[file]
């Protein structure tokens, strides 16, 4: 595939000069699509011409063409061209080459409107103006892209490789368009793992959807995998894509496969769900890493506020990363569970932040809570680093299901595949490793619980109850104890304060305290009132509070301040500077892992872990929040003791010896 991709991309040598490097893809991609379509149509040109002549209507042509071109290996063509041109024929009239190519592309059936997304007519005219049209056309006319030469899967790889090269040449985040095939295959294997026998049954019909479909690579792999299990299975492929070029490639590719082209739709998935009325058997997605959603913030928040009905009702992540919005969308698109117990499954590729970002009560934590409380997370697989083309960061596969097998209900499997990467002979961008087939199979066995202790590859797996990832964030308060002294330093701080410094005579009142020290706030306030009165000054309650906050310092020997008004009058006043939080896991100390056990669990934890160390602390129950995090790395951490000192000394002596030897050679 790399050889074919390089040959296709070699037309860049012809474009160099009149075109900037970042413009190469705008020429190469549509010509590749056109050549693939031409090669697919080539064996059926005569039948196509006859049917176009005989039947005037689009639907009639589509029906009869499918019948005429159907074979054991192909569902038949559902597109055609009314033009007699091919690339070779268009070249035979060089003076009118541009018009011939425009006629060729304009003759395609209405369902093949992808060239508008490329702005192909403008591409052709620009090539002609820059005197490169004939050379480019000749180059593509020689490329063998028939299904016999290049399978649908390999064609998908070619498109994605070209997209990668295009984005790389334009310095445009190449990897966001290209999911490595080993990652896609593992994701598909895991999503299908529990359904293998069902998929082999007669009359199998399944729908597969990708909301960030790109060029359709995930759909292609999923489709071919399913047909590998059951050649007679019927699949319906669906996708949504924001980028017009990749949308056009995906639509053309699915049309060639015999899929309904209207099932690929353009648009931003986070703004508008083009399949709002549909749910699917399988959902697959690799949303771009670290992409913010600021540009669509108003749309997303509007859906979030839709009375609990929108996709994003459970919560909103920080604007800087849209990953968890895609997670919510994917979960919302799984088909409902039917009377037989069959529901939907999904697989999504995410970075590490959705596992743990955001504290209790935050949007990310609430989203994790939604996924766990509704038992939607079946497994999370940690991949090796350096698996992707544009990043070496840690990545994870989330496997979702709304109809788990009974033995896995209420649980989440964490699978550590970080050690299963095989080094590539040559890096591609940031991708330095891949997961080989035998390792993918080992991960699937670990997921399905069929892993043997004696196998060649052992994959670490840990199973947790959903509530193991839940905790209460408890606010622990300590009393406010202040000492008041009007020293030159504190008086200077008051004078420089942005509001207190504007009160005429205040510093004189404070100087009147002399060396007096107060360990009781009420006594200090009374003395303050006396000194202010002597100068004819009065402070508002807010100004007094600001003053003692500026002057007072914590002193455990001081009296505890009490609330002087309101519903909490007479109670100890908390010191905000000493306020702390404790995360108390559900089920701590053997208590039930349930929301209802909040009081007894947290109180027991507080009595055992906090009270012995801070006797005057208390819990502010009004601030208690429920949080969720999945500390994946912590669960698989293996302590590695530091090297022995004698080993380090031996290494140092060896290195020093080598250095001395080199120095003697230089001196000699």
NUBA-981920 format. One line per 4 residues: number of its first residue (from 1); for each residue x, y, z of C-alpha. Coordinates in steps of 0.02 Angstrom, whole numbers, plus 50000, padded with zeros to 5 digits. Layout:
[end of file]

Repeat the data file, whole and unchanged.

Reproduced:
């Protein structure tokens, strides 16, 4: 595939000069699509011409063409061209080459409107103006892209490789368009793992959807995998894509496969769900890493506020990363569970932040809570680093299901595949490793619980109850104890304060305290009132509070301040500077892992872990929040003791010896 991709991309040598490097893809991609379509149509040109002549209507042509071109290996063509041109024929009239190519592309059936997304007519005219049209056309006319030469899967790889090269040449985040095939295959294997026998049954019909479909690579792999299990299975492929070029490639590719082209739709998935009325058997997605959603913030928040009905009702992540919005969308698109117990499954590729970002009560934590409380997370697989083309960061596969097998209900499997990467002979961008087939199979066995202790590859797996990832964030308060002294330093701080410094005579009142020290706030306030009165000054309650906050310092020997008004009058006043939080896991100390056990669990934890160390602390129950995090790395951490000192000394002596030897050679 790399050889074919390089040959296709070699037309860049012809474009160099009149075109900037970042413009190469705008020429190469549509010509590749056109050549693939031409090669697919080539064996059926005569039948196509006859049917176009005989039947005037689009639907009639589509029906009869499918019948005429159907074979054991192909569902038949559902597109055609009314033009007699091919690339070779268009070249035979060089003076009118541009018009011939425009006629060729304009003759395609209405369902093949992808060239508008490329702005192909403008591409052709620009090539002609820059005197490169004939050379480019000749180059593509020689490329063998028939299904016999290049399978649908390999064609998908070619498109994605070209997209990668295009984005790389334009310095445009190449990897966001290209999911490595080993990652896609593992994701598909895991999503299908529990359904293998069902998929082999007669009359199998399944729908597969990708909301960030790109060029359709995930759909292609999923489709071919399913047909590998059951050649007679019927699949319906669906996708949504924001980028017009990749949308056009995906639509053309699915049309060639015999899929309904209207099932690929353009648009931003986070703004508008083009399949709002549909749910699917399988959902697959690799949303771009670290992409913010600021540009669509108003749309997303509007859906979030839709009375609990929108996709994003459970919560909103920080604007800087849209990953968890895609997670919510994917979960919302799984088909409902039917009377037989069959529901939907999904697989999504995410970075590490959705596992743990955001504290209790935050949007990310609430989203994790939604996924766990509704038992939607079946497994999370940690991949090796350096698996992707544009990043070496840690990545994870989330496997979702709304109809788990009974033995896995209420649980989440964490699978550590970080050690299963095989080094590539040559890096591609940031991708330095891949997961080989035998390792993918080992991960699937670990997921399905069929892993043997004696196998060649052992994959670490840990199973947790959903509530193991839940905790209460408890606010622990300590009393406010202040000492008041009007020293030159504190008086200077008051004078420089942005509001207190504007009160005429205040510093004189404070100087009147002399060396007096107060360990009781009420006594200090009374003395303050006396000194202010002597100068004819009065402070508002807010100004007094600001003053003692500026002057007072914590002193455990001081009296505890009490609330002087309101519903909490007479109670100890908390010191905000000493306020702390404790995360108390559900089920701590053997208590039930349930929301209802909040009081007894947290109180027991507080009595055992906090009270012995801070006797005057208390819990502010009004601030208690429920949080969720999945500390994946912590669960698989293996302590590695530091090297022995004698080993380090031996290494140092060896290195020093080598250095001395080199120095003697230089001196000699």
NUBA-981920 format. One line per 4 residues: number of its first residue (from 1); for each residue x, y, z of C-alpha. Coordinates in steps of 0.02 Angstrom, whole numbers, plus 50000, padded with zeros to 5 digits. Layout: